Published on Thursday, March 10, 2016
Media Contact: Annie Oeth at 601-984-1122 or email@example.com.
Glenn Farmer knew there might be children in his care who needed help.
Some could have developmental delays that could put them at a disadvantage when they start school. Others might have trouble hearing or seeing. There could be issues in interacting with other children or in focusing on tasks at hand.
The president and owner of Education Depot, a child care center on McWillie Drive in Jackson, knew that these children, if helped early, could progress at the same rate as their classmates or maybe better. But without help, these children could face years of struggle in school and beyond.
A visit to a specialist to get child-development screenings would take time and money, something in short supply sometimes for parents of young children. Taking a whole child care center to such screenings would be a production in logistics and funding.
“My sister (nurse manager Kimberly Edwards) works at UMMC,” Farmer said. “I talked to her about what we could do to help our children.” He contacted the Center for the Advancement of Youth (CAY) seeking help.
From there, CAY manager and early interventionist Jennifer Curtis, and Dr. Susan Buttross, CAY medical director and chief of the Division of Child Development, became involved in building a bridge between the two centers to develop a process to conduct developmental screenings for the children who need them. After brainstorming about ways to best help these children, Curtis and Buttross landed on the idea of conducting the screenings via telehealth. The funding for the screenings was made available by the Mississippi Department of Health's Early Intervention Program.
Curtis engaged the UMMC Center for Telehealth to set up equipment and began doing test runs in December. Once the first few tests were run, interest grew.
Farmer said the program is working well. “So far, so good,” he said Tuesday. “This morning, we had another nine requests for screenings to be scheduled.” Including those nine, there are 11 children in the program thus far with more to be evaluated in the future.
Catching developmental delays early is a goal for him at his day care center.
“Children with learning disabilities who aren't getting help,” Farmer said, “are labeled as behind by third grade. They never catch up. The odds are stacked against them. Unless there's intervention, once a child gets behind, they grow up to have problems getting jobs or don't have the opportunity to get better jobs. Early screenings mean stronger families, better communities and a better state. Screening children early helps everybody.”
Said Farmer: “If parents trust us with their children, we should look at how we can best help them as a family.”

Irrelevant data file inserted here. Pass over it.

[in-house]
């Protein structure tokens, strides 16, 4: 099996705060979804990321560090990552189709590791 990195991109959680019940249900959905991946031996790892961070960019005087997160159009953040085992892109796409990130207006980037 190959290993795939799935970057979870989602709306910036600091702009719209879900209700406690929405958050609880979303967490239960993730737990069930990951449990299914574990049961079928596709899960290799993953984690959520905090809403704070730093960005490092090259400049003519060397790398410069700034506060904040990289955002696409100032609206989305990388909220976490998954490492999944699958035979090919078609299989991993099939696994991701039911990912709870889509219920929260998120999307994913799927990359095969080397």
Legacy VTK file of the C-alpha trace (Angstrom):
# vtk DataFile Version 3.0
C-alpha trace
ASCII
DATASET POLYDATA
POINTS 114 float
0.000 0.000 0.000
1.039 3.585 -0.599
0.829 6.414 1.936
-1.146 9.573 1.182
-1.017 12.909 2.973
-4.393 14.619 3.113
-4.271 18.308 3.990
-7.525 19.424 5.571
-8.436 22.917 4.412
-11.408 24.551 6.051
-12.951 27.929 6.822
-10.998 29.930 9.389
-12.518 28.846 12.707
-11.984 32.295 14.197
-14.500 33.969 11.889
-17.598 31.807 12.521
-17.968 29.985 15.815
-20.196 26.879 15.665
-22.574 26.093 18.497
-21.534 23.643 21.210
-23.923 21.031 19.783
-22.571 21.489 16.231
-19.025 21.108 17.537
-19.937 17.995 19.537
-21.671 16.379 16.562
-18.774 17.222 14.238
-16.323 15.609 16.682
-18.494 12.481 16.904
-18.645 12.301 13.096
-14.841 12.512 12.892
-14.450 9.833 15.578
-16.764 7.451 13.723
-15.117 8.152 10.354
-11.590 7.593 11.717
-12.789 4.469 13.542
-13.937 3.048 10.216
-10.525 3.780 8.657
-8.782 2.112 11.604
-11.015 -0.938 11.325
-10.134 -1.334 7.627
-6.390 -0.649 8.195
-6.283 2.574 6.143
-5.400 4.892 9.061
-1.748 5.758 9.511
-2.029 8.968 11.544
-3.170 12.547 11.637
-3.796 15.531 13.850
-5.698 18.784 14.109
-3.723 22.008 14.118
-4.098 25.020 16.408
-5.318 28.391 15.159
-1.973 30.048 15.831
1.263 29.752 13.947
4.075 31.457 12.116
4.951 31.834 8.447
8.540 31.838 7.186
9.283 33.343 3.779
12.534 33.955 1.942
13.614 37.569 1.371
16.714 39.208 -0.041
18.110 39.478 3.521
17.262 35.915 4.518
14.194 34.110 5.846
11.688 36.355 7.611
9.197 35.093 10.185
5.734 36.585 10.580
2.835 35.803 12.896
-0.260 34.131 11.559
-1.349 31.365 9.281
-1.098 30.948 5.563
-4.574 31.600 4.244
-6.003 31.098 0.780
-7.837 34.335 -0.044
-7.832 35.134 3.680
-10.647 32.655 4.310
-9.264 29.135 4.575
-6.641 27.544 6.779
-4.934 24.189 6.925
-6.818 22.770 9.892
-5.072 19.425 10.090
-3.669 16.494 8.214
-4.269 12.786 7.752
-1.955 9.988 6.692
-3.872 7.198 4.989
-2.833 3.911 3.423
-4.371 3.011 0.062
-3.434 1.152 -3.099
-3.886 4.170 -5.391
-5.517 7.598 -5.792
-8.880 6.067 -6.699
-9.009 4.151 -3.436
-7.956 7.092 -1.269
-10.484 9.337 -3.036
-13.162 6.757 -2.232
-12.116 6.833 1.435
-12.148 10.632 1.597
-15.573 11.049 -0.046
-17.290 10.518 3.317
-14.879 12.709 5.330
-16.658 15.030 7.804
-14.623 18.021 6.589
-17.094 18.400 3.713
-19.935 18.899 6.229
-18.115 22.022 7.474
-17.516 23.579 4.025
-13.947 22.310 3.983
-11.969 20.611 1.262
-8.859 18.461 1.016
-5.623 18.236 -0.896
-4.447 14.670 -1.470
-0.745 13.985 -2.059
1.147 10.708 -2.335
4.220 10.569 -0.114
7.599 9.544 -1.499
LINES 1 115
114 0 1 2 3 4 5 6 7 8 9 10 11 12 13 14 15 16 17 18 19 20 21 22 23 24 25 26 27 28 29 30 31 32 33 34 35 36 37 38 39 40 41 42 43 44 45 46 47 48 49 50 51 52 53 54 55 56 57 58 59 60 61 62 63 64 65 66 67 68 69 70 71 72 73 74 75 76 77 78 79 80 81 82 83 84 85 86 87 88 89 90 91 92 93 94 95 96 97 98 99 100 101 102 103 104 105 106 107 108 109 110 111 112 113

Early developmental screenings are needed in Mississippi, Buttross said. “According to data from the Mississippi Children's Collaborative Project that offered developmental screenings for 4-year-olds in 11 counties in the state, 48 percent of children failed the screenings, meaning they were not ready for kindergarten.”
Kindergarten teachers surveyed around the state said 40 percent of children entering kindergarten are either not ready or are already behind, she said.
“The whole purpose of this effort is to identify children earlier and get them the help they need,” Buttross said. “It's such a tragedy for a child to enter school with developmental delays that have not been discovered. If we can intervene at age 2 or 3 with speech therapy, occupational therapy or behavioral therapy, then that child is likely to enter kindergarten and have a better chance at success.”
Center for Telehealth project manager Megan Duet said the screenings are conducted using interactive online video tools, with child development experts observing and interacting with the children.
“We are using Ages and Stages, an excellent screening tool for young children,” said Buttross.
Screenings started with ages 12-36 months, she said, and there are plans to include older children later on, since Education Depot also serves as an after-school care center.
“Children love the camera,” Duet said. “Screenings through telehealth allow the children to be observed in their environment, doing the things they normally do at school, such as playing games or looking at books.”
Key categories observed include problem solving, receptive and expressive communication, fine motor skills such as stacking blocks and gross motor skills such as running, jumping and walking up stairs.
The M-CHAT, or Modified Checklist for Autism in Toddlers, is also used.
While the screenings have been easy for parents in terms of cost and convenience, Farmer said there has been some apprehension, “but there's a better understanding now and better feelings overall.”
Telehealth is available at some 200 sites in Mississippi, Duet said. “We are breaking down barriers and allowing people to have the access needed to healthcare in their hometowns. … Every day there is a new need for telehealth in our state and country. We are moving toward providing access to telehealth in all communities and schools.”
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